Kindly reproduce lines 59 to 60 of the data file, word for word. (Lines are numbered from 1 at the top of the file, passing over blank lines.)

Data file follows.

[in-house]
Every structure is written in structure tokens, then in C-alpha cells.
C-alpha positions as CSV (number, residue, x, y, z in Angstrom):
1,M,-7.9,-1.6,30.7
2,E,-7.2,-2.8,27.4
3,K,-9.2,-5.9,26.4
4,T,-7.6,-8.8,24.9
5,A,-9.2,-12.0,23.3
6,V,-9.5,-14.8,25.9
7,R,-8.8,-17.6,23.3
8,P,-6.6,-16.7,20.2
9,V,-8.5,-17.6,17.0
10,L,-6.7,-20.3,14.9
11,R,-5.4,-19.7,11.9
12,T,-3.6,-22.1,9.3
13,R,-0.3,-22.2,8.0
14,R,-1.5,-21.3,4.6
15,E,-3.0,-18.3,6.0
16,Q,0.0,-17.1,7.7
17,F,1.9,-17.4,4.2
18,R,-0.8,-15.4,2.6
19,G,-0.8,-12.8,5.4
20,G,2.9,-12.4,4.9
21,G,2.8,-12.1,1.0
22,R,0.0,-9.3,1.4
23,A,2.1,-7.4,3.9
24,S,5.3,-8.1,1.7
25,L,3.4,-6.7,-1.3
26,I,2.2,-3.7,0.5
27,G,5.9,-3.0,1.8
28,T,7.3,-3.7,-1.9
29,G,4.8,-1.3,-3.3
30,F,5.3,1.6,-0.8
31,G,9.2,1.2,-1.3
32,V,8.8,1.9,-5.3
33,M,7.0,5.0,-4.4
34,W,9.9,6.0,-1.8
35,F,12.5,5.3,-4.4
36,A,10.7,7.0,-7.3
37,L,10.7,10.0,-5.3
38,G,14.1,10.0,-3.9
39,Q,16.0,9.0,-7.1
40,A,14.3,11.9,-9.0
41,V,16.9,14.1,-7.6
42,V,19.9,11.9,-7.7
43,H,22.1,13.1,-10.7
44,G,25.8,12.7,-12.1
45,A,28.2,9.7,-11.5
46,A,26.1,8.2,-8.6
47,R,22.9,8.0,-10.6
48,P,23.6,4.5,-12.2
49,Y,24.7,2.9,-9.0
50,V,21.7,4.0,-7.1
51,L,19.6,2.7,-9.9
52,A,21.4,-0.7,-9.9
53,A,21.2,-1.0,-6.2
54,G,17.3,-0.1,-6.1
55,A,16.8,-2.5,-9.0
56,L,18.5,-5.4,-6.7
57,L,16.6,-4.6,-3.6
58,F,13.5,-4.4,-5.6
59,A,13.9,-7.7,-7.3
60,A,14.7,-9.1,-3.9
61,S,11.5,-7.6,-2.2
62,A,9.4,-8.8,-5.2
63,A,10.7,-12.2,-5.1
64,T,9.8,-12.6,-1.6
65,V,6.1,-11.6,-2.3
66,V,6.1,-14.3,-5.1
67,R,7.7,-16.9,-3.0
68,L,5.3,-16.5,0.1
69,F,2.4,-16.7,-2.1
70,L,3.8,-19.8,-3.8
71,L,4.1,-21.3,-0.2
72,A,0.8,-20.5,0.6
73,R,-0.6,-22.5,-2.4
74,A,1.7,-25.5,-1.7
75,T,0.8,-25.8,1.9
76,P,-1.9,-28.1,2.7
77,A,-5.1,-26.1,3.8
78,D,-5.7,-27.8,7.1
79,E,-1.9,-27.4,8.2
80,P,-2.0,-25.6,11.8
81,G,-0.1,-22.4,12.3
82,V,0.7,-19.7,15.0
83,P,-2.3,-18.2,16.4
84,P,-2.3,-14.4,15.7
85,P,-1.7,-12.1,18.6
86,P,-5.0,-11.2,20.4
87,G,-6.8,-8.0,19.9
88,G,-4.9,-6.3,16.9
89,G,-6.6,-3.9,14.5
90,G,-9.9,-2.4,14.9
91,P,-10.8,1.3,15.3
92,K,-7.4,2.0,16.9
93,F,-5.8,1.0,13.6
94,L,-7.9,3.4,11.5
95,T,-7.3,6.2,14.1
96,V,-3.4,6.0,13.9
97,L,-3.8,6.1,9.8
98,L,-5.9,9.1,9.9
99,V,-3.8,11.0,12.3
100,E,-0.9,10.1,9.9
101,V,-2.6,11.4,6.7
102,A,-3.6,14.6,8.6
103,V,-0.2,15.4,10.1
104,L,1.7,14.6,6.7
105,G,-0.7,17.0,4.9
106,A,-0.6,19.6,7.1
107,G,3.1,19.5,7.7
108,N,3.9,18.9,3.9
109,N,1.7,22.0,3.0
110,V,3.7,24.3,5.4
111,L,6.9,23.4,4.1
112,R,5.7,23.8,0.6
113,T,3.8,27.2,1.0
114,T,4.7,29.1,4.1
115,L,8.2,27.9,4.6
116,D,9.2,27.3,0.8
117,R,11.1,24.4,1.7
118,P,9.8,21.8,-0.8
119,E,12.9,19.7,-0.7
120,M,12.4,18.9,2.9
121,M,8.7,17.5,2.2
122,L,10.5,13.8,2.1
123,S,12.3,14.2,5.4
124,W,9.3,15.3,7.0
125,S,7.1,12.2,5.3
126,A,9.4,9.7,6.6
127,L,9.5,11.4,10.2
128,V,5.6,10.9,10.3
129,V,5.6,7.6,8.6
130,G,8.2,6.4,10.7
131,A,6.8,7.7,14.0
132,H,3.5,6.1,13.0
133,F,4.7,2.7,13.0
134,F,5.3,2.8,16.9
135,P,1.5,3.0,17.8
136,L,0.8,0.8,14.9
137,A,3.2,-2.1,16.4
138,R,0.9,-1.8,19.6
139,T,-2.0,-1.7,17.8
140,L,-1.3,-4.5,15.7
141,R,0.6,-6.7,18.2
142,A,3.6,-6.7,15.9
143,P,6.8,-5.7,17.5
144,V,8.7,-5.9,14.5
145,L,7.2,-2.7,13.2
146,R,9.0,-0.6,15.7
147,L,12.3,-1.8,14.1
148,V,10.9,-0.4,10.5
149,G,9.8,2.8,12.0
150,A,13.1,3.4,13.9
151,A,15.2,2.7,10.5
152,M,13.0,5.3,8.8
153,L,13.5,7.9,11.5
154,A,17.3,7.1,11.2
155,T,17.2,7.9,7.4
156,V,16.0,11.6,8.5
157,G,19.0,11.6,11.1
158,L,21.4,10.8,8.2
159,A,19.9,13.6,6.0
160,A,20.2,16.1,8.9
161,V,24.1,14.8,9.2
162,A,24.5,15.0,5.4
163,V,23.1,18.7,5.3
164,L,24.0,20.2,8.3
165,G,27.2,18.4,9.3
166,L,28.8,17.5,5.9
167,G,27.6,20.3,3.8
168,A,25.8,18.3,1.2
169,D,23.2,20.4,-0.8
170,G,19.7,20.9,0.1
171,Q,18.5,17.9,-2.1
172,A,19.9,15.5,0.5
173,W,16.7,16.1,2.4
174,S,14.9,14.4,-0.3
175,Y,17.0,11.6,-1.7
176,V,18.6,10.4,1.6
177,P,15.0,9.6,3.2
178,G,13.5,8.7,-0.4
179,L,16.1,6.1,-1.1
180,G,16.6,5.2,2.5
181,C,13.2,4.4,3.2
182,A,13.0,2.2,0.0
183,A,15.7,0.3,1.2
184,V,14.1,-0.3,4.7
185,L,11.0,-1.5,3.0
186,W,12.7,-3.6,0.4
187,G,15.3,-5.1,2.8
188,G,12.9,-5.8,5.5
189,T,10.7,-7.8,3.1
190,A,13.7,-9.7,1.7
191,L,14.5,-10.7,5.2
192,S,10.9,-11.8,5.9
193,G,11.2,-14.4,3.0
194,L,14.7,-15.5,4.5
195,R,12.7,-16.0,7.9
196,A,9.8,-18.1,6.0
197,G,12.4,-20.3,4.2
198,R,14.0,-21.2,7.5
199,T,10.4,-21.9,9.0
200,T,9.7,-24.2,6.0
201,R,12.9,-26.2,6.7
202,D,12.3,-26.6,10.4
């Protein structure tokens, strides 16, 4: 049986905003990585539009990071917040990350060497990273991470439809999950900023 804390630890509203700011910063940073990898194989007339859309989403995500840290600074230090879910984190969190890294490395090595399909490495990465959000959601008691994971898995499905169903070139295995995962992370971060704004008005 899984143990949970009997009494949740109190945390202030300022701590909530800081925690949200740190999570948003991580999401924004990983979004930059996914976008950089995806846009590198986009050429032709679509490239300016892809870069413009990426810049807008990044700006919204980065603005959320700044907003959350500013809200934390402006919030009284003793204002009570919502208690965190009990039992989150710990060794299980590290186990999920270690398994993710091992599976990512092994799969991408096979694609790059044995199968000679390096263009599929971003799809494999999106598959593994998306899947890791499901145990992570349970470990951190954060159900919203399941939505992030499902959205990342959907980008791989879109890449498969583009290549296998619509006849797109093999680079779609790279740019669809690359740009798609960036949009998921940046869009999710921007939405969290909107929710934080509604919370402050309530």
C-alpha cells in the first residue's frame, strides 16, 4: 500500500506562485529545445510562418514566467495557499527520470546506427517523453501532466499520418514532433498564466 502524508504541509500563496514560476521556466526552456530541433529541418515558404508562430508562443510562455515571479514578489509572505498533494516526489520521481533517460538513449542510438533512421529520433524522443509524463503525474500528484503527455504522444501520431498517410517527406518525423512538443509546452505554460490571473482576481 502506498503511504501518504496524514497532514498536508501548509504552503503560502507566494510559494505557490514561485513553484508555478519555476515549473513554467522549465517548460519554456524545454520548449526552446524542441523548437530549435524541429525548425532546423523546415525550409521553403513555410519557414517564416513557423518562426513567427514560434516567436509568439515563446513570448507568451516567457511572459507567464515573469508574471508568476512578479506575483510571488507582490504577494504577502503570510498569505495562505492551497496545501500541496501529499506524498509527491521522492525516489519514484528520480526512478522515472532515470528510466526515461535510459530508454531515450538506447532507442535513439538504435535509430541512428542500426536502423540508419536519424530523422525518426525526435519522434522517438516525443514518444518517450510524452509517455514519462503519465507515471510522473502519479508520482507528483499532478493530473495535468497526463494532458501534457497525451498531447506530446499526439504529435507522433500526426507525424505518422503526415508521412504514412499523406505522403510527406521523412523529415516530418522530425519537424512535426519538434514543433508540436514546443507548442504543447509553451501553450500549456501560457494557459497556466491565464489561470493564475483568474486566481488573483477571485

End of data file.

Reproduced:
56,L,18.5,-5.4,-6.7
57,L,16.6,-4.6,-3.6